In 1965, I was living the white bread, “Leave it to Beaver” dream in Irving, Texas. What today is almost a rent house ghetto was all shiny and new back then. Mom, dad, two brothers and myself made up an old fashioned family. We had all we could imagine or needed. It was a happy home.
One day a big yellow Tomcat came around and I gave him a bowl of milk. That made him our family cat because he just moved in on us. You know how it is when you feed a stray. James Bond was the rage in the 60’s and so we called our new pet Goldfinger. If he had been a she, we’d have name her Pussy Galore, for certain.
Goldfinger was a big cat, half again the size of most cats. He whipped every cat and half the dogs in the neighborhood but he was really gentle and snuggly around the family. When anyone scratched his ears, he would purr so loudly he sounded like a blender on low speed.
I remember those “other world” noises Goldfinger made when he got lucky. That tended to be in the hedges, right below the window by my bed. Man, that was something to wake up to. A few times, I saw him courting and I must say he would get a heck of a scratching to get to home base. I thought that was strange but now married for forty-one years, I sorta understand. Anyways, there were a lot of yellow kittens for blocks and blocks.
My two brothers and I had the run of the neighborhood back then. It was safe in 1965. The only rule was to be home for dinner. There were about 15 acres of oaks and elms right behind our house. It was heaven behind Glen Loch Dr. We boys climbed those trees and walked every inch of the 15 acres. There were big crawdads in the shallow ditch that ran through it. You could tie a small chunk of bacon to a piece of string and they would latch on and not let go until you yanked them off to drop them in a mason jar. We took them home to play with. We caught a lot of crawdads that summer of ’65. I didn’t catch any girls that summer. Wasn’t interested.
Old Goldfinger liked those woods, as well. He would often disappear for a half day, going on the hunt for baby cottontails and the huge rats that lived in that patch of wilderness behind our house. He always brought his catch back home to us, chewed a bit, but still alive. He would bring it to the back yard where he would play with it, sometimes for an hour. If it was a baby rabbit, he would release it to let it run five feet or so and pounce on it. He did this over and over. If it was a rat, he would toss it in the air about 2 feet and catch it on the way down. He would play with these critters until they gave up the ghost and then he would deposit them on the doorstep. I figure in his cat-brain he was paying his board and keep.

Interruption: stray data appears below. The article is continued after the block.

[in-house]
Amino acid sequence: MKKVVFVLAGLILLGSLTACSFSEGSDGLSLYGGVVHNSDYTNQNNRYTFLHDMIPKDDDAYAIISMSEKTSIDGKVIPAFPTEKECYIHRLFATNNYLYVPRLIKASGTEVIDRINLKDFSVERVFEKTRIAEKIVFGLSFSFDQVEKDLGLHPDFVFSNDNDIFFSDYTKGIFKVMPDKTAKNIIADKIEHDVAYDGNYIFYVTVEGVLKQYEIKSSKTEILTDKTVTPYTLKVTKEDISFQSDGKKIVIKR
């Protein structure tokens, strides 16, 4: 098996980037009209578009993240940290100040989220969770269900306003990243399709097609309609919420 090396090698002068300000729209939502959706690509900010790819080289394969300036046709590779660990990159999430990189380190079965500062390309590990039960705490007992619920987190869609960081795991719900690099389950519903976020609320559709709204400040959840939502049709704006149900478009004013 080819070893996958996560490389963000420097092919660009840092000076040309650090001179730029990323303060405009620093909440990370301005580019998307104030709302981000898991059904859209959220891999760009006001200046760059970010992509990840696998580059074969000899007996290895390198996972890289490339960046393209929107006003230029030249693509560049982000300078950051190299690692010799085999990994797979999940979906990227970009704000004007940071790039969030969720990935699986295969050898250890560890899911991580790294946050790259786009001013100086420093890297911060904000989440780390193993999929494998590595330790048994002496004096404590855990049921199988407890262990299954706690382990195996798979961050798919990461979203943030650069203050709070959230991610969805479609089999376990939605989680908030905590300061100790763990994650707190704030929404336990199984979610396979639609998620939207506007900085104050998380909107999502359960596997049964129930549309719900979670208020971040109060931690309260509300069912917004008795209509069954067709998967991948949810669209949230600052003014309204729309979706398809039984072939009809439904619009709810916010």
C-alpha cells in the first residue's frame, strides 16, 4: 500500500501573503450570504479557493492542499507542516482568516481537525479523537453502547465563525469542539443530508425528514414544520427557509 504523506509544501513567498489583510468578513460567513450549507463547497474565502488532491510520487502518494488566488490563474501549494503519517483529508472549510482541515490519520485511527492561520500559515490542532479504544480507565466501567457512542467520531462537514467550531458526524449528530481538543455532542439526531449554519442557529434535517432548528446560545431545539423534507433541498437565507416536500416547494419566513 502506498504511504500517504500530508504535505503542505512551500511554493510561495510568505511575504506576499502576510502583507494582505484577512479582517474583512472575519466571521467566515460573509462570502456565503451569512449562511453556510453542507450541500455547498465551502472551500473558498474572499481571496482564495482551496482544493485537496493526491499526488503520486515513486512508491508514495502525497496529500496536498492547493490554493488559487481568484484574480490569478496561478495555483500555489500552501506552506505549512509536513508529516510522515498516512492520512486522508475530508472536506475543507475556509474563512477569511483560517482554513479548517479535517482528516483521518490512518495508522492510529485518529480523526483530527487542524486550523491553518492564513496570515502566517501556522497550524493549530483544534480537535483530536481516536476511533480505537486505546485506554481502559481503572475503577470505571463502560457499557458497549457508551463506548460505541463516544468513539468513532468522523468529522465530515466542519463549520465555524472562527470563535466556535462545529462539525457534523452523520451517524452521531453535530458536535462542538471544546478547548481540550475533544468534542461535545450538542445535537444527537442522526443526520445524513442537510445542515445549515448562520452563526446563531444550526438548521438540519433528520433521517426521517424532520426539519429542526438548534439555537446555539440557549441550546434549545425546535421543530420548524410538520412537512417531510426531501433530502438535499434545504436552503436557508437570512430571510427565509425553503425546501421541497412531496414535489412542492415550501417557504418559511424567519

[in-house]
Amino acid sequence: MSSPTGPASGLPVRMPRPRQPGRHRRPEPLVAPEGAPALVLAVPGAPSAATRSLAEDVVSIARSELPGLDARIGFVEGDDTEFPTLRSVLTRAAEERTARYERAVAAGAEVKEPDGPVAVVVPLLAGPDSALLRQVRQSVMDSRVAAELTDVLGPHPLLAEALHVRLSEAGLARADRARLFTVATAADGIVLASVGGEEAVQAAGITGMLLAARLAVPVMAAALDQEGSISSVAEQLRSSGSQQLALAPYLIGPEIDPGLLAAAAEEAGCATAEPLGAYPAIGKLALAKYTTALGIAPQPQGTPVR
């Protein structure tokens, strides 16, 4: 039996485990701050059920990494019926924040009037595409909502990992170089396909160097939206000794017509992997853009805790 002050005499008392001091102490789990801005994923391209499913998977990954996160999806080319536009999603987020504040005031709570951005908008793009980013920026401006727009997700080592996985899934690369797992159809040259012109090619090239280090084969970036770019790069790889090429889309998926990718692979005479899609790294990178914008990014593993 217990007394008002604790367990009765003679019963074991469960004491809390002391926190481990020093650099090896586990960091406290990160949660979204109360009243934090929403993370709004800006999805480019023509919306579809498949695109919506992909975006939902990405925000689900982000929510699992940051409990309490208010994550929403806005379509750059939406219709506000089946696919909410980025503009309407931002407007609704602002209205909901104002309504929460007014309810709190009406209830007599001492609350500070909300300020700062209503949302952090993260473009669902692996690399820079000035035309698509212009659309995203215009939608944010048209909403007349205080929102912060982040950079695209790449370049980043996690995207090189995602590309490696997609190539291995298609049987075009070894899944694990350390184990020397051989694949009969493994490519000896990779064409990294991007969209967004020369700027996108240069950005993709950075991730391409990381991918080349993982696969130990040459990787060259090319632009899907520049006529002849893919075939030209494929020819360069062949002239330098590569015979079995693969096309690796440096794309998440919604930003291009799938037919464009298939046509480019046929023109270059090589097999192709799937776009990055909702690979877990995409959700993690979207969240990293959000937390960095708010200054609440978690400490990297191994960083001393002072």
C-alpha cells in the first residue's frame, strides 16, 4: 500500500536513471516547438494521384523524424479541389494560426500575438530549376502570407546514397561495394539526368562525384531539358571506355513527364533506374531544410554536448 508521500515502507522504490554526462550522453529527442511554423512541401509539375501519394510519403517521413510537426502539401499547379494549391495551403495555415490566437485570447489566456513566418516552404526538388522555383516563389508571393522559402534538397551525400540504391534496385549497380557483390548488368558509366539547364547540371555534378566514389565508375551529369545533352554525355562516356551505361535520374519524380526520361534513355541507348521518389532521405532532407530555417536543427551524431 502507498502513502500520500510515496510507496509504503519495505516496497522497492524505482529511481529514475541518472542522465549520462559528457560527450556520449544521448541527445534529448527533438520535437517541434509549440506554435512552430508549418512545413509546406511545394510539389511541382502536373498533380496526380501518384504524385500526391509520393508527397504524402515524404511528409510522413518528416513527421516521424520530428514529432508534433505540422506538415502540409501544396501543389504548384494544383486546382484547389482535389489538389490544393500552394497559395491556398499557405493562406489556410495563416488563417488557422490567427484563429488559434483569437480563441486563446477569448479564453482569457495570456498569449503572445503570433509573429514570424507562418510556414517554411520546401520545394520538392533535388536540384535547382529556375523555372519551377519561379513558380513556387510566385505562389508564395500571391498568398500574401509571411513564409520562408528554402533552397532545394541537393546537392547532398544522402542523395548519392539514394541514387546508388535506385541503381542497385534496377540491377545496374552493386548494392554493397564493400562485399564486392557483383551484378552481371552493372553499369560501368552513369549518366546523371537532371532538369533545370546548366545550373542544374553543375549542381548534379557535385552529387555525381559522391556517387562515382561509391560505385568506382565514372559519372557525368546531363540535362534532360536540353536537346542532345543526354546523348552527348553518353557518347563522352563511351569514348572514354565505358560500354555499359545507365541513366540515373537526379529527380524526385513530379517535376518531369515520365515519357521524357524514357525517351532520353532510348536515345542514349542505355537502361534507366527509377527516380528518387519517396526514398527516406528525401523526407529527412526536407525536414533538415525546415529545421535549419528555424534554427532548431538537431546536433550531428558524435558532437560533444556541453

In the fall of ’66 we brothers noticed a lot of surveyor’s stakes on our playground. Mother read in the local paper that a big discount store and a retail strip was going to be built in our woods. Despite the fact that somebody kicked down every stake, the dozers and the graders had their way. They quickly stripped the land clear of every tree and blade of grass except one giant oak that was right behind our house. They saved that one for last and I thought maybe they would leave it. Then, on a summer afternoon, I watched over the back fence as the dozer operator tried to take the mammoth tree down. The four foot thick trunk wouldn’t budge at all. To my dismay, the dozer attacked a huge limb about 6 feet in the air. As the giant machine strained against the limb, huge plumes of diesel smoke billowed into the hot, still air. After a minute or so, there was a loud crack and the limb split away down the middle of the trunk of the tree. It didn’t take long, after that. I went inside the house and pouted for the rest of the day.
A few months later, we got a flyer in the mail saying Treasure City (that was its real name) would be having a grand opening. I wasn’t interested at all. I was still in mourning. Somebody had laid my trees low to build the shops high. Shoppers called the place paradise. I couldn’t understand why (apologies, Don Henley).
The big store opened to huge crowds. The acres of asphalt filled with cars from miles around. Treasure City was the first big discount store to come to Irving, although K-Mart wasn’t too far behind. Right away I renamed the place “Trash City”, a name that stuck and became used all over the neighborhood.
I hated it, my paradise lost. Now we had a lot of asphalt behind the house, radiating a lot of heat. We had the cars and the noise too. Teenagers used the back part of the lot to do donuts and work on their night moves. Old Goldfinger wasn’t happy with the turn of events either. Not long after Treasure City opened, Goldfinger went away.
I’m 60 years old now and I’ve learned a lot of what we love the most goes away, in time. It happens with our friends, our family members, our lovers and our animals. Not always, but too often we bring these break-ups on ourselves. This is the high price of our imperfection, of too much “me”.
Right now I am really worried about the country I love. I don’t want it to go away. It is the one hurt I can not bear because if it happens, while the blame will be mine, the judgment will fall most heavily on those dearest to me.